Below is our first email to RPD, asking if they have a policy regarding where and how they deploy digital trailer signs and, if not, offering to help them design one.
We’re writing to request a copy of the Richmond Police Department’s policy regarding where and how it deploys digital trailer signs.
In recent weeks, we’ve come across several trailer signs parked directly in the middle of sidewalks, blocking pedestrian and ADA access. Pictures of two of them are attached below. The first, parked in the pedestrian refuge in the middle of Belvidere at Leigh Street, blocked both ADA ramps. The second, on the southbound side of Arthur Ashe Boulevard at Moore Street, was parked directly in a bus stop. These sign placements are problematic and we observed dozens of complaints from concerned citizens.
As you know, in October 2017, Mayor Stoney signed a Vision Zero Pledge and in early 2018, the first draft of the Vision Zero Action Plan was completed. The work to make our streets safer for people continues across many City departments and the Richmond Police Department is an import partner in Richmond’s Vision Zero strategy. Unfortunately, the placement of these signs are counterproductive to Vision Zero by forcing pedestrians out into the street, making it harder and less safe to walk on our sidewalks. We hope this can be prevented in the future.
If the Department does not have a policy about where and how to deploy trailer signs, we would be happy to work together to come up with a policy that allows for safe placement of these signs while not endangering people as they move about our city.
This is the second time we’ve come across one of these digital trailer signs set up by the Richmond Police Department dead center in the middle of a sidewalk, blocking access to ADA curb ramps. This one in particular was carelessly dropped IN A DANG BUS STOP on the southbound side of Arthur Ashe Boulevard. The cruelest, worst part is the messages on the signs are about locking your CARS to prevent theft. Maybe since the messages are directed at car drivers, the Police Department should set up the reader boards in a parking spot instead? Because right now, this campaign does not meet the City of Richmond’s Vision Zero goals.
Last week, a woman was murdered by a person driving a car through Shockoe Bottom in Richmond. In this case, the vehicle was the murder weapon.
Shiauna Harris was arrested on Friday evening for the act of killing Shanice Woodberry and injuring three other people, and she will be charged with homicide. Also last week, the neo-Nazi driver who killed Heather Heyer in Charlottesville two years ago was sentenced to life in prison. Justice will be done in both of these incidents, but this is not always the case when a car is involved in killing a person.
Is it okay that nearly anyone over the age of 16 can get behind the wheel of a machine that in one instance can be used to drop the kids off at school and in another instance can kill dozens of people within seconds when accelerated into a crowd of people? Or that someone can simply lay down in a street that was intentionally designed to move a lot of cars real fast and commit “suicide by car?” Is there a gun comparison to be made here? What do you think, reader?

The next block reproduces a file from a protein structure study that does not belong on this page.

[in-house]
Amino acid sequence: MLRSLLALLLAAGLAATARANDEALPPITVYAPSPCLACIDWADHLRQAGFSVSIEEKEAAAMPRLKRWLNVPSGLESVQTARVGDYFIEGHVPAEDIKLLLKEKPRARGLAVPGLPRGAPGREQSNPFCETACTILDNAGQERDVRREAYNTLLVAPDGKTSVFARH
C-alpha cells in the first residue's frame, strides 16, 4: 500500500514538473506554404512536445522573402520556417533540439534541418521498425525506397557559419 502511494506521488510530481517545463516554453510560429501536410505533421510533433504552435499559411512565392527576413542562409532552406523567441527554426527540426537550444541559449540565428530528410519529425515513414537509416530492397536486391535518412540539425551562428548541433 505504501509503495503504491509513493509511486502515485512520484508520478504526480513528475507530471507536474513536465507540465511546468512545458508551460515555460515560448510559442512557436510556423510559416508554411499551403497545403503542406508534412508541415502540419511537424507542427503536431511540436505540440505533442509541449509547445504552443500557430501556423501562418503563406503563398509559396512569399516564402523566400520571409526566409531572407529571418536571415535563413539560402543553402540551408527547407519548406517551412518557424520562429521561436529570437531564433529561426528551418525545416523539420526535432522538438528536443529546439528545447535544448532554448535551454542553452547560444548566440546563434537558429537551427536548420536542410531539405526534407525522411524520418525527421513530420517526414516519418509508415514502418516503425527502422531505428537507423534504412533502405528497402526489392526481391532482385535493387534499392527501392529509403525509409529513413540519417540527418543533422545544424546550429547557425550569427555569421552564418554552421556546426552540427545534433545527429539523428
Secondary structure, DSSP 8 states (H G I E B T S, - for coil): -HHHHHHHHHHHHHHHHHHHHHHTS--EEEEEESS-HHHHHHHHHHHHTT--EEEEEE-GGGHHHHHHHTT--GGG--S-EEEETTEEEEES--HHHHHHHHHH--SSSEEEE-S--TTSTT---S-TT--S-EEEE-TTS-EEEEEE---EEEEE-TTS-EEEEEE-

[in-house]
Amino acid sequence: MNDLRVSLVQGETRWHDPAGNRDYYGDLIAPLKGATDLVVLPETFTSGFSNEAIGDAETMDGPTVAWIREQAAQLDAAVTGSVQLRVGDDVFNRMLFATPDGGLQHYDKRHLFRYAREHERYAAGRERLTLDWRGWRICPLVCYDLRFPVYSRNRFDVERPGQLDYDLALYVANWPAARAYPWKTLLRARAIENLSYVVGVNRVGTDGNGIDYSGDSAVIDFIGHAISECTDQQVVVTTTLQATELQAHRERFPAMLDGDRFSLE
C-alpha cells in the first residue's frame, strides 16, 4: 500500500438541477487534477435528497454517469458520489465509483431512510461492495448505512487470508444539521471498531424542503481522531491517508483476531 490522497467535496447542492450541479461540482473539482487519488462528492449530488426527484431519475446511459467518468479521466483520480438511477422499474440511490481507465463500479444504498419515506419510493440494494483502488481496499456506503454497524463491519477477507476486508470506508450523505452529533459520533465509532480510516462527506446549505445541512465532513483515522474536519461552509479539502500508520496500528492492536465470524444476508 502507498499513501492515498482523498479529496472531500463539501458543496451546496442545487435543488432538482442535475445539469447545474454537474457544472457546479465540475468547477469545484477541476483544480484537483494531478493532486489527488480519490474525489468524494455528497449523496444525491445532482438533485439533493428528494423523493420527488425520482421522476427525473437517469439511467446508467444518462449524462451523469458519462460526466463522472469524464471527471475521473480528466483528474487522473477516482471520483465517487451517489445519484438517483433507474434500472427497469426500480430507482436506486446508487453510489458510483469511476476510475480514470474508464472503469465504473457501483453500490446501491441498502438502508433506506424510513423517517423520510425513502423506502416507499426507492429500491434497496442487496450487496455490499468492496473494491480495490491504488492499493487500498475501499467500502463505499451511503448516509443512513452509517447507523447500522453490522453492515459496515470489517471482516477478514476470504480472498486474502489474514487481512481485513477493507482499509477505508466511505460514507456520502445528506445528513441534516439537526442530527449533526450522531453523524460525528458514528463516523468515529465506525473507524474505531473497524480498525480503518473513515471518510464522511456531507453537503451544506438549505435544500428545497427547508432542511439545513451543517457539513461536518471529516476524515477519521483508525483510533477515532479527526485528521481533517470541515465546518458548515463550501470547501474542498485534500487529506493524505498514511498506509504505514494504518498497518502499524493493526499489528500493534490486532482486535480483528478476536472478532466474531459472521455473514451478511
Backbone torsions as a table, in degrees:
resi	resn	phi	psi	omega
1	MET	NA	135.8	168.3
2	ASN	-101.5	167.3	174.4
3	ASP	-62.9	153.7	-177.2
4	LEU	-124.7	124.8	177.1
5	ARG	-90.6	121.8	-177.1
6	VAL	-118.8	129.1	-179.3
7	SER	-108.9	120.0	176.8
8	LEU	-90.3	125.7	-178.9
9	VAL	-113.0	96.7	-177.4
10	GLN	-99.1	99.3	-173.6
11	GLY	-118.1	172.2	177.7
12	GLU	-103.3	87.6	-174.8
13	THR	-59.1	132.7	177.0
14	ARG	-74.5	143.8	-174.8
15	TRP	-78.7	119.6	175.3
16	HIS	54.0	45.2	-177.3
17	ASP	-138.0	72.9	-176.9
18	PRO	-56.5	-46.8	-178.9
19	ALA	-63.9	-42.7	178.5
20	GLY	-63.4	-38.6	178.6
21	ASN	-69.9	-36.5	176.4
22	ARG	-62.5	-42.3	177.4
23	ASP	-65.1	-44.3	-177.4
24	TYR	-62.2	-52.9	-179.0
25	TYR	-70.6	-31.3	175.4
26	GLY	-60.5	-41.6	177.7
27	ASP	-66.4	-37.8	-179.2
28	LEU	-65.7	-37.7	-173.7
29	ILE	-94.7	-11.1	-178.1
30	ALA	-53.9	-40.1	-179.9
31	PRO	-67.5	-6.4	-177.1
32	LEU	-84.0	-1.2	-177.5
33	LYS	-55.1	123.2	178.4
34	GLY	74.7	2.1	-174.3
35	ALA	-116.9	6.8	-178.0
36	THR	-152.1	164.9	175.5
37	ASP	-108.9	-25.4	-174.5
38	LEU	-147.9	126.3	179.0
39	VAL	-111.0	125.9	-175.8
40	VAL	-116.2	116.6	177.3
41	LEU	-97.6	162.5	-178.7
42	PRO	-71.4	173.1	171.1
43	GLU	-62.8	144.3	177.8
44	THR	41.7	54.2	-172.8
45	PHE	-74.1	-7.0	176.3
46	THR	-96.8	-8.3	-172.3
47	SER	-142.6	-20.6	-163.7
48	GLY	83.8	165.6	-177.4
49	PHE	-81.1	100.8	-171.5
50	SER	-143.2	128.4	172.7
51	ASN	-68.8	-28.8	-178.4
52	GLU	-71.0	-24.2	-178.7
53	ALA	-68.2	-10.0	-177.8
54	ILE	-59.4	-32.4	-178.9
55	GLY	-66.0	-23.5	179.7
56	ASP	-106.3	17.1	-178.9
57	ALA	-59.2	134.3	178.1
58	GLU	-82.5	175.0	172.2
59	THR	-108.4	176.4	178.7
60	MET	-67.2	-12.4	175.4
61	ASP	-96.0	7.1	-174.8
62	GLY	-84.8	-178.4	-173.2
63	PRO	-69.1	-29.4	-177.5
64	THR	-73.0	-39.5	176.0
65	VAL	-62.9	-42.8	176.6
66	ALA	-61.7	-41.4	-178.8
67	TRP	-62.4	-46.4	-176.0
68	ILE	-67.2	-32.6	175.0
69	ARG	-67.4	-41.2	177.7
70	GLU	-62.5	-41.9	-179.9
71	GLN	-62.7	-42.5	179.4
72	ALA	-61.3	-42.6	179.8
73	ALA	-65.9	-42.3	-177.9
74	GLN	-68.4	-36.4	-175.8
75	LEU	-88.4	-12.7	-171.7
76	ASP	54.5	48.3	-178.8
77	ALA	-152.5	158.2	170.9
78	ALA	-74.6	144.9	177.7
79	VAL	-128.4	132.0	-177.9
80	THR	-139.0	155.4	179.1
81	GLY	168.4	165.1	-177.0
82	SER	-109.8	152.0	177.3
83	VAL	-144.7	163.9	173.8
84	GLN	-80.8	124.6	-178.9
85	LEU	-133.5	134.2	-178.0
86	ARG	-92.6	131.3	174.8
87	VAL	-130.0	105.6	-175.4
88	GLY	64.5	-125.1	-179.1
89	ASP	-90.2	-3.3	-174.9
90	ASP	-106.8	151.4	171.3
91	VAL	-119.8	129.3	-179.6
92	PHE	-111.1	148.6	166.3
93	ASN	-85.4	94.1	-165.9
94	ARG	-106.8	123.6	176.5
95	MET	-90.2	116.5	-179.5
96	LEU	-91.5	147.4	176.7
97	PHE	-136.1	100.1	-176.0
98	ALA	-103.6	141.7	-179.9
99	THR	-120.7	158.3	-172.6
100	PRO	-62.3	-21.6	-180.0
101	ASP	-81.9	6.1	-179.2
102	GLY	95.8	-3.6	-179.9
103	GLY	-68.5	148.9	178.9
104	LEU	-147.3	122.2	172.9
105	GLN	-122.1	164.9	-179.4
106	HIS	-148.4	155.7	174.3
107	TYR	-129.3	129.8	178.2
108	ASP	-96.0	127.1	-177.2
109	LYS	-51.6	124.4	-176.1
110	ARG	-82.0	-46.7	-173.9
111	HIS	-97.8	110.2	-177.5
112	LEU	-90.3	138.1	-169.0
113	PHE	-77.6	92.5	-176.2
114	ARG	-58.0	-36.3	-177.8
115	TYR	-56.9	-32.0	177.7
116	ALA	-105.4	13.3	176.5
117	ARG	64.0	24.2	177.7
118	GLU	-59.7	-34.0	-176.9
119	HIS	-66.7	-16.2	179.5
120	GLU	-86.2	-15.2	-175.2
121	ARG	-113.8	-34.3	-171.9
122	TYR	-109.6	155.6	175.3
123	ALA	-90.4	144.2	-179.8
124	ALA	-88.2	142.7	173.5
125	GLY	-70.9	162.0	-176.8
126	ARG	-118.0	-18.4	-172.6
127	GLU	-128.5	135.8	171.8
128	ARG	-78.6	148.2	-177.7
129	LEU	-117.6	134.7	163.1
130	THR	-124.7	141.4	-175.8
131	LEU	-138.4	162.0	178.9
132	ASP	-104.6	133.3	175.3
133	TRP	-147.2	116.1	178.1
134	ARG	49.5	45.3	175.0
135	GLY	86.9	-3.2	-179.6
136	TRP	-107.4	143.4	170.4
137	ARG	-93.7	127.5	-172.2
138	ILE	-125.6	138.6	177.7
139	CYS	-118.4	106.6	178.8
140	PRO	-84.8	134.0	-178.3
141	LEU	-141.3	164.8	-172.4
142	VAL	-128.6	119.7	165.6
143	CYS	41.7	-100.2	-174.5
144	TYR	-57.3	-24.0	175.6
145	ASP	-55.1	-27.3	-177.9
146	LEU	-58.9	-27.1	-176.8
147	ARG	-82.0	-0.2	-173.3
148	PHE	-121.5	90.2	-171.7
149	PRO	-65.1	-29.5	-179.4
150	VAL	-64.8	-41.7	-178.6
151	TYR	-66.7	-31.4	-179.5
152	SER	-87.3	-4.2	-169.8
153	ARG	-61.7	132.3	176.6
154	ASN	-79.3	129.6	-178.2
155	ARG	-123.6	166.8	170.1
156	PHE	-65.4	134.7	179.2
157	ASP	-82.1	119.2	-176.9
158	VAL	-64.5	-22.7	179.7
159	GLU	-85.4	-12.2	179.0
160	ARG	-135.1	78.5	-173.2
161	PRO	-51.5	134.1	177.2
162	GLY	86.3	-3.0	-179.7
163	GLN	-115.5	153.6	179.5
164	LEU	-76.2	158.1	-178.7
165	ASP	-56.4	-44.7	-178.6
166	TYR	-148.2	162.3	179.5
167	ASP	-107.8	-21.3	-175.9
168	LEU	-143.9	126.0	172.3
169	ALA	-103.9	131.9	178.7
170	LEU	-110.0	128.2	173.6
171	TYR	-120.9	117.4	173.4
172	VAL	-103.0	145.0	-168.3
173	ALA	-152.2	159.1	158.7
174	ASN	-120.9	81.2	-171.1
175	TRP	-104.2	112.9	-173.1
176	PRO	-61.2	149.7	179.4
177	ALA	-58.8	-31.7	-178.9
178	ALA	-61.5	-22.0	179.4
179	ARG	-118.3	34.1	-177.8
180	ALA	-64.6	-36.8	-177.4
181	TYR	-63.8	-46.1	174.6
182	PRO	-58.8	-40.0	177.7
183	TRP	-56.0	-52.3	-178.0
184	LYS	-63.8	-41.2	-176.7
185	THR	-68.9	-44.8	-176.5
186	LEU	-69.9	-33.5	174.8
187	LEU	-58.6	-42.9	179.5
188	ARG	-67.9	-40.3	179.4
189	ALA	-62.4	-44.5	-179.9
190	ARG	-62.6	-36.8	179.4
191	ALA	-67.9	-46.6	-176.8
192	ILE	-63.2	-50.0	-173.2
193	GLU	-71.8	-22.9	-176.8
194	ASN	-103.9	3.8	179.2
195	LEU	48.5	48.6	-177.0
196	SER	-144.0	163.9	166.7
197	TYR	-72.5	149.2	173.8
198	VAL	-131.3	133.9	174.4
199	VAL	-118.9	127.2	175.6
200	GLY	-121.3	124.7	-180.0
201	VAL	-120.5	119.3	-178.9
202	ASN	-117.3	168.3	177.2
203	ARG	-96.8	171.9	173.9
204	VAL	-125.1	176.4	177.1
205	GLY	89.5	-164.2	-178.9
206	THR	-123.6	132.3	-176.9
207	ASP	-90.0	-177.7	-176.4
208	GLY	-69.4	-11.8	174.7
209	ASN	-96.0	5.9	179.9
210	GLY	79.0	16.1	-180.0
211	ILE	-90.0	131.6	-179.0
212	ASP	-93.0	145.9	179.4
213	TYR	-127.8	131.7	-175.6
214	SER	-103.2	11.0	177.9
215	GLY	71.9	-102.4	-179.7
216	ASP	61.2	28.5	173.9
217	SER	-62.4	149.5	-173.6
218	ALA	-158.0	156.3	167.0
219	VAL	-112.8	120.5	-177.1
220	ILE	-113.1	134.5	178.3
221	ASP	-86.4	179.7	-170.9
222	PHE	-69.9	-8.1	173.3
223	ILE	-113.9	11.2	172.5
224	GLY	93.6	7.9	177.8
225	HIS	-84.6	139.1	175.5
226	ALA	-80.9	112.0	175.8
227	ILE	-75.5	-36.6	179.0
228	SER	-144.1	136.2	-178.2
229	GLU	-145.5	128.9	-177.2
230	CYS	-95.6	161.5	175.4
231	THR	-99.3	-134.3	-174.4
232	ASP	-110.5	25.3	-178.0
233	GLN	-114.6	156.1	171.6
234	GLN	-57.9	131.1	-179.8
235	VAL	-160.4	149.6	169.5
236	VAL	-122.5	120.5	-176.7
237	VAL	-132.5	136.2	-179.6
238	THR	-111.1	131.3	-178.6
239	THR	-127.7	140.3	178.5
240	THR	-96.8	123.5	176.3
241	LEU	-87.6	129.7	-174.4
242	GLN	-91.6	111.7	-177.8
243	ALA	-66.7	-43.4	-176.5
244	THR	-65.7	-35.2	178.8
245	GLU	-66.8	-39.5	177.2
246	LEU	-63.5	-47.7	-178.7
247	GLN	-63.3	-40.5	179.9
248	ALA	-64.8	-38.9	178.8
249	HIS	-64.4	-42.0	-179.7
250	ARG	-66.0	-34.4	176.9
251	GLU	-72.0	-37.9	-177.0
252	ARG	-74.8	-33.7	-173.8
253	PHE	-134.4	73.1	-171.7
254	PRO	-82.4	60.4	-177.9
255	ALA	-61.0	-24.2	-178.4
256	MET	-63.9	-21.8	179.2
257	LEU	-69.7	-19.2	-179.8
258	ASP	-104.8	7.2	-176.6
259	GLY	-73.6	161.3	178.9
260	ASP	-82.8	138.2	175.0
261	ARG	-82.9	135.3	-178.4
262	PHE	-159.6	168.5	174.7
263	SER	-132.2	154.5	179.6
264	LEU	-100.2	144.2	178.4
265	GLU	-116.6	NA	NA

Richmond’s Pulse is one of America’s newest (and best!) bus rapid transit lines. In fact, just this week the ITDP—the mysteriously acronymed international organization that scores and ranks BRTs—awarded the Pulse a bronze ranking (PDF). The Pulse has a ton of features that helped it score that ranking (no American BRTs have scored gold only two have scored silver) and make it easy for folks to use: bus-only lanes, transit signal priority, platform-level boarding, off-board fare collection—all the good stuff.
Unfortunately, like almost all public transit that reaches out into suburban areas, it lacks the safe pedestrian infrastructure needed to access certain stations. The Pulse’s worst pedestrian offender is probably the Staples Mill set of stations. How DOES one safely cross Broad Street from either of these stations?
Surely we’re not the only superfan of CookOut milkshakes that want to ride the Pulse, grab a chocolate-peanut butter-and-banana shake, and then head back into town—all without getting splattered by a driver speeding down Broad Street. In fact, just this week we got an email from someone wondering the same exact thing:
Speaking of VCU, I am giving up my free parking pass and starting to commute on the Pulse. It’s a lot less convenient, but I’m doing it on principle. But I can’t get anyone at VCU to tell me how it’s possible to cross Broad Street safely at the Staples Mill station, especially after dark. Do you know of any plans (or strategies) to make crossing West Broad St. safe for the public?